Purity, consent, and other lenses on sexual ethics

Sex is complicated. So is Christian reflection on it.

I teach at a religious college in a small town littered with hormonal 20-year-olds. If you turn off your headphones while working in a local coffee shop, you will almost inevitably hear discussions about sex. More likely, you will hear talk of sexual ethics and the spiritual life. Less tale of conquest, more caffeinated conversation about how to draw boundaries. I say this without any condescension. These are my people. I know their questions as important and their angst understandable. How one holds together a life of flesh and a life of spirit does not always feel straightforward.

But as Bromleigh McCleneghan makes clear in her compelling addition to the conversation, she believes these students, and the church more broadly, are thinking about sexuality in an entirely wrong way.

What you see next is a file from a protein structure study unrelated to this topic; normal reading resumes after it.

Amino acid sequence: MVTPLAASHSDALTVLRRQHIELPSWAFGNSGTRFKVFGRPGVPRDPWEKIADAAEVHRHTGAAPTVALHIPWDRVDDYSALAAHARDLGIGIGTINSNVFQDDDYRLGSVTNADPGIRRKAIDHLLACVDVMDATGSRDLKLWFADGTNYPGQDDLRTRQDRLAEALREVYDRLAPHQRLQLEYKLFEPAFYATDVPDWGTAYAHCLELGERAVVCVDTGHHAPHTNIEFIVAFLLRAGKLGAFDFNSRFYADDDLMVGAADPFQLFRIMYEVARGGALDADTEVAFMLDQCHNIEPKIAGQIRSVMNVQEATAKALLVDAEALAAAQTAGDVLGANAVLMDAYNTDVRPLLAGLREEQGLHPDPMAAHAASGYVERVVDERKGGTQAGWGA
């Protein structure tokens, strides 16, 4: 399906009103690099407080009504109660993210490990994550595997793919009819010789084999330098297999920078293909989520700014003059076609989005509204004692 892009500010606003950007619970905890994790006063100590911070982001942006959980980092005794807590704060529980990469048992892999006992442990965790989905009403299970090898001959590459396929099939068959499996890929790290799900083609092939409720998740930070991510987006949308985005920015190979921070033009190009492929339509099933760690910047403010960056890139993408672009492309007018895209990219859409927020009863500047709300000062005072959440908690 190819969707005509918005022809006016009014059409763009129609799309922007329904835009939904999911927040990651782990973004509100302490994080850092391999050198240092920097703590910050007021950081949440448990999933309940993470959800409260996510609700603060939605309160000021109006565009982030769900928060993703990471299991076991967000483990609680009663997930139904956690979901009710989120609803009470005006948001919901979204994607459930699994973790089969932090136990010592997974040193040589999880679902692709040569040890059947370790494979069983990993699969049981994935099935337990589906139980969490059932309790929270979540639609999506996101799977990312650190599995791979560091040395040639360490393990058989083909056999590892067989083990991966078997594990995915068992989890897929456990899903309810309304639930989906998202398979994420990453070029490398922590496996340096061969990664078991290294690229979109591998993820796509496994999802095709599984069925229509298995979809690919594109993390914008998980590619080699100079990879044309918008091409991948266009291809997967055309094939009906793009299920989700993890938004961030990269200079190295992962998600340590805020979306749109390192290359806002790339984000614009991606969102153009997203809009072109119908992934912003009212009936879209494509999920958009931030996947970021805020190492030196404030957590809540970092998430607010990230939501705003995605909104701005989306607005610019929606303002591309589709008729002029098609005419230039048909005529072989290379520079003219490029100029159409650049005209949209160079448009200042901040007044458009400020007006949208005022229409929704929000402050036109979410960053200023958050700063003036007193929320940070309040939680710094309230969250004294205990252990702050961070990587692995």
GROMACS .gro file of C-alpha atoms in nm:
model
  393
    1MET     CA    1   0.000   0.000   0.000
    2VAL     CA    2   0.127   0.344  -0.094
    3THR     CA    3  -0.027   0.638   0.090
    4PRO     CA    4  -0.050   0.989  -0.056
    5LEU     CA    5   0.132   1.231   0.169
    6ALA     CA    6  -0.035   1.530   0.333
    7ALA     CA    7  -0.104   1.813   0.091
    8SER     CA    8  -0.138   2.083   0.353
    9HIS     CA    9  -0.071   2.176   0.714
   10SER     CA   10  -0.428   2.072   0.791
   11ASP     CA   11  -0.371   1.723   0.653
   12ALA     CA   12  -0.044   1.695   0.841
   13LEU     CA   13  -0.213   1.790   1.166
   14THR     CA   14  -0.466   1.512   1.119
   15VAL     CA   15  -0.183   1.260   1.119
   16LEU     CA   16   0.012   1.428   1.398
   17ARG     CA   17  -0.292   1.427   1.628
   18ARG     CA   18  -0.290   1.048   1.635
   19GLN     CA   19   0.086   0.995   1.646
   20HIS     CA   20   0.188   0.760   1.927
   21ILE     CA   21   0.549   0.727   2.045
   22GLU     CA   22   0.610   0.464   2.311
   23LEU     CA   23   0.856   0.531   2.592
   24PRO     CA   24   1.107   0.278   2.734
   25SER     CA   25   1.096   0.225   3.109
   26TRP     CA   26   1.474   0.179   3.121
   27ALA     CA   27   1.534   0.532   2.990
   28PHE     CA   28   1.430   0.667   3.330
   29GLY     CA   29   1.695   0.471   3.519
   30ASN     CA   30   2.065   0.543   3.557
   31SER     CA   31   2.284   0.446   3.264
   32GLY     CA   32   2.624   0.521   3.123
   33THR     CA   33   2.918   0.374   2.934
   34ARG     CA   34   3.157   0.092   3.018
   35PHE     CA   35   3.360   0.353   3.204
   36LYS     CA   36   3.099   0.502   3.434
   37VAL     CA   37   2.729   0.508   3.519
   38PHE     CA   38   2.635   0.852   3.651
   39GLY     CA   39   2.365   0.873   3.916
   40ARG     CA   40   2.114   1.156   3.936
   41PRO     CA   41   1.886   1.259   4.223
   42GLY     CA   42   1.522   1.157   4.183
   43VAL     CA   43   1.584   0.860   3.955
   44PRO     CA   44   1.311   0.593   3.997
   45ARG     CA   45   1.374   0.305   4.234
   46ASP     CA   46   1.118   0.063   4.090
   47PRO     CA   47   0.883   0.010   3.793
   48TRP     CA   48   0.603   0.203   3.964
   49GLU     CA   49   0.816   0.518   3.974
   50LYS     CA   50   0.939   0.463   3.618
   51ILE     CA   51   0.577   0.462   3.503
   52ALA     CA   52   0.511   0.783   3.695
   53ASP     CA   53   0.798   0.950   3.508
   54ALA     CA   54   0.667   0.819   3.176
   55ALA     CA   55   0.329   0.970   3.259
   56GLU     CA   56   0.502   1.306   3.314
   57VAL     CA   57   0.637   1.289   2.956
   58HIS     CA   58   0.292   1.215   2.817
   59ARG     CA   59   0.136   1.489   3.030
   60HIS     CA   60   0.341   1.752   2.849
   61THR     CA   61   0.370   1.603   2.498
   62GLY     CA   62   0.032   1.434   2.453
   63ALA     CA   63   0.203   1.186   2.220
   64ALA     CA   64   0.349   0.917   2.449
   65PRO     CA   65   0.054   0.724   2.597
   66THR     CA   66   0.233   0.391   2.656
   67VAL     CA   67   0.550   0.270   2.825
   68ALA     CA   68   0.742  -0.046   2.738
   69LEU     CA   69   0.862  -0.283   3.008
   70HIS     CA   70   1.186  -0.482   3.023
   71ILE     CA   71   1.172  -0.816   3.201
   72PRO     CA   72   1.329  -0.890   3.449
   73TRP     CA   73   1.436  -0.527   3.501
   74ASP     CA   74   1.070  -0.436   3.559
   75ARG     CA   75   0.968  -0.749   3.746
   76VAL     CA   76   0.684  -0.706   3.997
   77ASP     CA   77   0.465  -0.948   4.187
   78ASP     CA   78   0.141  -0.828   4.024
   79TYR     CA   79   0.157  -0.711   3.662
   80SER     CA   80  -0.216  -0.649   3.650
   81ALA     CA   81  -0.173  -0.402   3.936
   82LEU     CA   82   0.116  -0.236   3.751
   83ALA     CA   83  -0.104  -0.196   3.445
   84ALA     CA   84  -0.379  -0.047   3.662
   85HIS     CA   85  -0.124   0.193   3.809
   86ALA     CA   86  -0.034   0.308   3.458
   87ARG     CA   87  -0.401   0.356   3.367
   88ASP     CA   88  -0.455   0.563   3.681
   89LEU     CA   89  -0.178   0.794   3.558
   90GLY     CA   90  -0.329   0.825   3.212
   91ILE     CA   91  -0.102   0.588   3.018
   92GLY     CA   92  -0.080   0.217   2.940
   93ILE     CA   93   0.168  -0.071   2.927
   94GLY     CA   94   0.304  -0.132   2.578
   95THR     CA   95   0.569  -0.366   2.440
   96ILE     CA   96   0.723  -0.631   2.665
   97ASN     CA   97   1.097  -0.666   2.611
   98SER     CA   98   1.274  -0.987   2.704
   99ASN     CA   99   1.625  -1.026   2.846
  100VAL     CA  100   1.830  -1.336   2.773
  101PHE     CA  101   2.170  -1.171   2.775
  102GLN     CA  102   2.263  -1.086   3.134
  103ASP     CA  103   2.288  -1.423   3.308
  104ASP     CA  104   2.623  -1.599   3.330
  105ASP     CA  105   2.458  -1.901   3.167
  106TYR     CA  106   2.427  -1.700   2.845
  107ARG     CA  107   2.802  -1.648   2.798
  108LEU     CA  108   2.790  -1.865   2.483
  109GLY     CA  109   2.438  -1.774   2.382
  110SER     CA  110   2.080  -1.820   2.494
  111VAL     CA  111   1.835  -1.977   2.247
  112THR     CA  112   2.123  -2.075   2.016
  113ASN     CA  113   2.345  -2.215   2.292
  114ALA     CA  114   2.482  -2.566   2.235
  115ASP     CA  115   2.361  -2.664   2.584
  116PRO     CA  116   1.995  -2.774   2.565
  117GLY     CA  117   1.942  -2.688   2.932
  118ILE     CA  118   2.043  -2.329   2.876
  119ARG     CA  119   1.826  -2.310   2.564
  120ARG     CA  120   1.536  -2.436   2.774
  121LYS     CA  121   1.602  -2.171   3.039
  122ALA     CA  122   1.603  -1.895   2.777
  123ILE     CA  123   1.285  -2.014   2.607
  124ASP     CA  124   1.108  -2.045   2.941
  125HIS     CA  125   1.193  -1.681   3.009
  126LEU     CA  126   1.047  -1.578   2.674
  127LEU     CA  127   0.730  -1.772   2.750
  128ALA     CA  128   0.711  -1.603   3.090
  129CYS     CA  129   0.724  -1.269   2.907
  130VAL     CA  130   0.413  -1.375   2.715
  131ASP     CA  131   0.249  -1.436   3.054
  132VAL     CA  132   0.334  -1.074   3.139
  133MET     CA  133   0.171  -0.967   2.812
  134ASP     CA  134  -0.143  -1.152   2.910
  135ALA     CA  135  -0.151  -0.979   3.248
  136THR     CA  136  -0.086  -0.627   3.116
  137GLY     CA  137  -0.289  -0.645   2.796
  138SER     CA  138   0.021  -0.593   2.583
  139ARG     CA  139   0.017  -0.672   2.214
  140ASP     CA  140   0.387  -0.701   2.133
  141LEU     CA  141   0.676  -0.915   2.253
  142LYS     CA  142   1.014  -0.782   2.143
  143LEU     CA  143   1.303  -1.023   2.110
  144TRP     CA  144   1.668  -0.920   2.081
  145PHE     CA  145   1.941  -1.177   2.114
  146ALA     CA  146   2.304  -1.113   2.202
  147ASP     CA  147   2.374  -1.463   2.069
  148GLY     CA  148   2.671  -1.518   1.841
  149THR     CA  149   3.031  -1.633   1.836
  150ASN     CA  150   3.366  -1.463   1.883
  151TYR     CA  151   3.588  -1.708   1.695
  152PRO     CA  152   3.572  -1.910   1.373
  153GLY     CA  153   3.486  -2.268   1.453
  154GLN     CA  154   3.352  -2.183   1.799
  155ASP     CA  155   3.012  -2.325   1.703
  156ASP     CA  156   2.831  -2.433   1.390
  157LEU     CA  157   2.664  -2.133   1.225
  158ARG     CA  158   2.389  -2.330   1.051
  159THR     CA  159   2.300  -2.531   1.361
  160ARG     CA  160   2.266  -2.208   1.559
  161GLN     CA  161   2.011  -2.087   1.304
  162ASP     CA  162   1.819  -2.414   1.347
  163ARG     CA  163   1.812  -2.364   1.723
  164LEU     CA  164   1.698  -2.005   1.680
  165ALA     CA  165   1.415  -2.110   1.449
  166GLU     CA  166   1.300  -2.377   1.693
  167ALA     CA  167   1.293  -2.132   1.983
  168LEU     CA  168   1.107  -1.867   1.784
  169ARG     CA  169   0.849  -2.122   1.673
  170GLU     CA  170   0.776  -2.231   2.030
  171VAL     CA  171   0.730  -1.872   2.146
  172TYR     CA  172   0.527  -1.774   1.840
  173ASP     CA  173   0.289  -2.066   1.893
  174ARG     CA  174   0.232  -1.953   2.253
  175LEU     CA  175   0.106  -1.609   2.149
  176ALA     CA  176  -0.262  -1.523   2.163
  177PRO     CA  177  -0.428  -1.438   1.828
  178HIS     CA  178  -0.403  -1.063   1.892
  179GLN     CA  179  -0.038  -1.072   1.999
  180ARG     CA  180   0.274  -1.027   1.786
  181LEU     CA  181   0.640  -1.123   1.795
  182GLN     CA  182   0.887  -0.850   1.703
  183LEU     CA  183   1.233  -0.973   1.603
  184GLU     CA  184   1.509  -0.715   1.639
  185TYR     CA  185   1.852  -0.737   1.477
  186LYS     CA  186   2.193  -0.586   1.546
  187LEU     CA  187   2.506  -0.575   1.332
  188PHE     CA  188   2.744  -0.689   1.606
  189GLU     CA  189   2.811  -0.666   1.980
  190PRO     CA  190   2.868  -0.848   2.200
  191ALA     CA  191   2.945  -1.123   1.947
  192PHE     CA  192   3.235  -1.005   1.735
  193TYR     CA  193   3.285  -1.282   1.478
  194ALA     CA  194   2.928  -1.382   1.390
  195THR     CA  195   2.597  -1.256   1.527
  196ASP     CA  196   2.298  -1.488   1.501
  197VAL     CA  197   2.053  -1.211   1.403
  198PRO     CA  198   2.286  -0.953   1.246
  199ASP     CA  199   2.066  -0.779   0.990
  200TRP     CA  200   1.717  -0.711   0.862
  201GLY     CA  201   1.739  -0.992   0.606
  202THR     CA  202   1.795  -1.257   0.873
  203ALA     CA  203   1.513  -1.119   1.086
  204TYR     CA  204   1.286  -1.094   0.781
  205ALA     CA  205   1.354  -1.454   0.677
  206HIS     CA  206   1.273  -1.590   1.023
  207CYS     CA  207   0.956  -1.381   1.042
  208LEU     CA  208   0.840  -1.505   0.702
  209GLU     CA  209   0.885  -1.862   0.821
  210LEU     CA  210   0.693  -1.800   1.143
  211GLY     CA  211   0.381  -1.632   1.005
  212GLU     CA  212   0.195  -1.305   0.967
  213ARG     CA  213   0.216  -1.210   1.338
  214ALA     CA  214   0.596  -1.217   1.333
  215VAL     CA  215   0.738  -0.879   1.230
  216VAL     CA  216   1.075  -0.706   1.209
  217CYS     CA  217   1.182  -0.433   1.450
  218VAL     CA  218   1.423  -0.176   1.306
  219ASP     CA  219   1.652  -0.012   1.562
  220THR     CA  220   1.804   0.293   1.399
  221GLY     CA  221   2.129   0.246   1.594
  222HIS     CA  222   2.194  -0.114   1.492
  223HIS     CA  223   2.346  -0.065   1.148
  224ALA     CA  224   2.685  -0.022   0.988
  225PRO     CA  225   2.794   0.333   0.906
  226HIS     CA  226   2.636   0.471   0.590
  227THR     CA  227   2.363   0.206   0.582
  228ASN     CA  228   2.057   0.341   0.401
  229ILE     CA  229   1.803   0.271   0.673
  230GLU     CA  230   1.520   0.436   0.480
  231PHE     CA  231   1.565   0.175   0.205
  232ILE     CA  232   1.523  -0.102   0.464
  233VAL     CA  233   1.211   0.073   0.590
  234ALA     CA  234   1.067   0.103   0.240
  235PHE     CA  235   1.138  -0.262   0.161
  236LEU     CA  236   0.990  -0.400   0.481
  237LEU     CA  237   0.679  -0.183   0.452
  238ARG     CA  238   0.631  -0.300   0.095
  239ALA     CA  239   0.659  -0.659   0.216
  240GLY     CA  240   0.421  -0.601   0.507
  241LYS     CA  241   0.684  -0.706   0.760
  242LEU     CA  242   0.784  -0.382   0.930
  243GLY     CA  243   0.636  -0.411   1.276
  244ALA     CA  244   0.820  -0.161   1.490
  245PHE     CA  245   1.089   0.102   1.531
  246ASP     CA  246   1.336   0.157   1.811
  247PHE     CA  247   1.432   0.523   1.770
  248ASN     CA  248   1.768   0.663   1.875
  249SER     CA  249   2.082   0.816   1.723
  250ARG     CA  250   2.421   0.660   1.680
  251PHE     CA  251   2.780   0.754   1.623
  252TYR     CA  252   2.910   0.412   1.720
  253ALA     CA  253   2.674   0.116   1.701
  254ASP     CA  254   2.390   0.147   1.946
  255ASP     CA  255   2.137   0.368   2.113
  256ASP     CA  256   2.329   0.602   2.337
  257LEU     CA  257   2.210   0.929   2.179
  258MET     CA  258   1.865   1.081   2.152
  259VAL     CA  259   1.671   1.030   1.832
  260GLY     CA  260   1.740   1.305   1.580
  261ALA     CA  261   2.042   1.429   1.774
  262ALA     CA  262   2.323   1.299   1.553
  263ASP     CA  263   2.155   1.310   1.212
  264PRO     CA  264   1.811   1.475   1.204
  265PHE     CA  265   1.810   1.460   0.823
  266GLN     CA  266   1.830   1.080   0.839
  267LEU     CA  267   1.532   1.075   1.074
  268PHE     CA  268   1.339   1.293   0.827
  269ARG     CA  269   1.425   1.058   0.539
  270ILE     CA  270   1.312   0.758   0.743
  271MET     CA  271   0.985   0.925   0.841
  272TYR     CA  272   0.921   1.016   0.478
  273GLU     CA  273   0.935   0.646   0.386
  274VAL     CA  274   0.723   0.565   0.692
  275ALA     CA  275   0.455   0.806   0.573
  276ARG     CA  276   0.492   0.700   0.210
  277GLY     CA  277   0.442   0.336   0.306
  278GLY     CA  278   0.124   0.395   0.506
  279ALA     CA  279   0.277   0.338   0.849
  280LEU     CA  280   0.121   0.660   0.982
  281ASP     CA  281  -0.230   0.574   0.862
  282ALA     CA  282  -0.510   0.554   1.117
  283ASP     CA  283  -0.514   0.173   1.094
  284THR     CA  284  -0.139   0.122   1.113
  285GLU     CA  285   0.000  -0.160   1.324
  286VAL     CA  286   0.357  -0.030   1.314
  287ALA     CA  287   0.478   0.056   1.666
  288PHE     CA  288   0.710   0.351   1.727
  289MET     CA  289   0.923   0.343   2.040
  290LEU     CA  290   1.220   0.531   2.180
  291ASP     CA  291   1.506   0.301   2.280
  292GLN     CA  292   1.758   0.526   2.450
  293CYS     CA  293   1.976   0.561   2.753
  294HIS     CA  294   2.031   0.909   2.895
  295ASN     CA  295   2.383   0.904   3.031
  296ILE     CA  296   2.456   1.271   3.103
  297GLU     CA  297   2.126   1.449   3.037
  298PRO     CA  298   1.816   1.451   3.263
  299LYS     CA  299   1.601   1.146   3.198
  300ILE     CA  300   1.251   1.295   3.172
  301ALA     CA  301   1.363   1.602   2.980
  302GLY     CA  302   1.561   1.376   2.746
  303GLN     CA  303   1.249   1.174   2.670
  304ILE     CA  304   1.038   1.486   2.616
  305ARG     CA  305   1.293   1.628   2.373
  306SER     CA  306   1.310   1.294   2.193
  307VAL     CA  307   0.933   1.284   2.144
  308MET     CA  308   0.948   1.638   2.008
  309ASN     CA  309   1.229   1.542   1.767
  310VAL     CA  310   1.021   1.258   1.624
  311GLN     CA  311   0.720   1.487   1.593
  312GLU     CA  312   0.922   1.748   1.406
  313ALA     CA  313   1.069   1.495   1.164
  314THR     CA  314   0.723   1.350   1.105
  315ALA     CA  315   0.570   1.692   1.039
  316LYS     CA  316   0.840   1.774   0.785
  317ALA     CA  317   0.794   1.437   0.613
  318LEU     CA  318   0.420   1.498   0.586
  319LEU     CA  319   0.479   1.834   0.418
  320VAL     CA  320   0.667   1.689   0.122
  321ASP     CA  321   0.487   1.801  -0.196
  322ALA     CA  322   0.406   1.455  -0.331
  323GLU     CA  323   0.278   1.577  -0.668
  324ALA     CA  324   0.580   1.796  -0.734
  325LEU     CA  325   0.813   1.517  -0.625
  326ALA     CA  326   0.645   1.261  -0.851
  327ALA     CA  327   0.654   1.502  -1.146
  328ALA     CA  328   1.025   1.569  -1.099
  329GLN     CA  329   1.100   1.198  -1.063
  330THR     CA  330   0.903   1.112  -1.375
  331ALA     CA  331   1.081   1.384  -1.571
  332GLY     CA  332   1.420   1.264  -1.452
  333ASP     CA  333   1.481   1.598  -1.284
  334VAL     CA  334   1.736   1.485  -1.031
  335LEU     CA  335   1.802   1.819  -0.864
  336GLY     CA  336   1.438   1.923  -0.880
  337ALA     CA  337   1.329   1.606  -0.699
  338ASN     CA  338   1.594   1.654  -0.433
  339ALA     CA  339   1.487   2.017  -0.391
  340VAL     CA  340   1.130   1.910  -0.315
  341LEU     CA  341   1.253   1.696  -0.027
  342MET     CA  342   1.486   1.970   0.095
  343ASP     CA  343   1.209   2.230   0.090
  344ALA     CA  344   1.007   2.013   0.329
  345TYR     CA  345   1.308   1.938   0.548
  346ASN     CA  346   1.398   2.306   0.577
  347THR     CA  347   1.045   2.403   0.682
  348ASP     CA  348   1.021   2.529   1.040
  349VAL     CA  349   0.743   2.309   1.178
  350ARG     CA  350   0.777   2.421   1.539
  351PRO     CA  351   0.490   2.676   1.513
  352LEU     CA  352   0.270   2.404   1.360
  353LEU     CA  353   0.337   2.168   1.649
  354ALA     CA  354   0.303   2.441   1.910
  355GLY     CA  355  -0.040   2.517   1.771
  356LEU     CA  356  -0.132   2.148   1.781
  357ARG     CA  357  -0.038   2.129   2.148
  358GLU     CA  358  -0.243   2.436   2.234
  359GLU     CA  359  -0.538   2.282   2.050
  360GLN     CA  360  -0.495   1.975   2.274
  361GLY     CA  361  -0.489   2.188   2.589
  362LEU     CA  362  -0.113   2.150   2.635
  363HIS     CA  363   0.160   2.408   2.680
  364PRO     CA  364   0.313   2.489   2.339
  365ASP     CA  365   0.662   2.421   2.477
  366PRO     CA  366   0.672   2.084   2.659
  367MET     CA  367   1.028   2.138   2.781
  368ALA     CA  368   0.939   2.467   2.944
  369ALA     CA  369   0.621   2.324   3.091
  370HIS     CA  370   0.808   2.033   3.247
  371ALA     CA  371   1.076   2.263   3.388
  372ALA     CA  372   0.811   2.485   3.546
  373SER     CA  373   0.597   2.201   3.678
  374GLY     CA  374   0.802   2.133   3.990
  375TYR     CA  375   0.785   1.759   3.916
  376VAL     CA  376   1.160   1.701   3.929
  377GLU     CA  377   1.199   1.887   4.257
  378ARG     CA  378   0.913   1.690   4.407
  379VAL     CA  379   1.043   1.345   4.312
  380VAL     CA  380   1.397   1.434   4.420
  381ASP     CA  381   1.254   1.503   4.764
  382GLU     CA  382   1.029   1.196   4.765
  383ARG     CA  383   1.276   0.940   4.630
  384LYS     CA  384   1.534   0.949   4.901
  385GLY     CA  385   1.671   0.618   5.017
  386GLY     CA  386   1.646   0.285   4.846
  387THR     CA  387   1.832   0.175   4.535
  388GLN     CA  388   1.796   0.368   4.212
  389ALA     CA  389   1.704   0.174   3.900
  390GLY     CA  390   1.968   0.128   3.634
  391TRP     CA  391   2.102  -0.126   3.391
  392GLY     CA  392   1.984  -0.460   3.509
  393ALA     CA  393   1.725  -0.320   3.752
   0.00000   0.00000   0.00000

The church universal . . . can be so entirely goofy on topics of sex, love, and relationships. Sex is a critical part of identity (but only if you are straight, and fit traditional gender roles, and are married). Singleness is great and easy to bear and a virtue, and celibacy is expected; but whoa, man, does God want you to get married and enjoy the marital bed (which is both joy and obligation!) and start cranking out some Christian babies who will complete your life and give you purpose.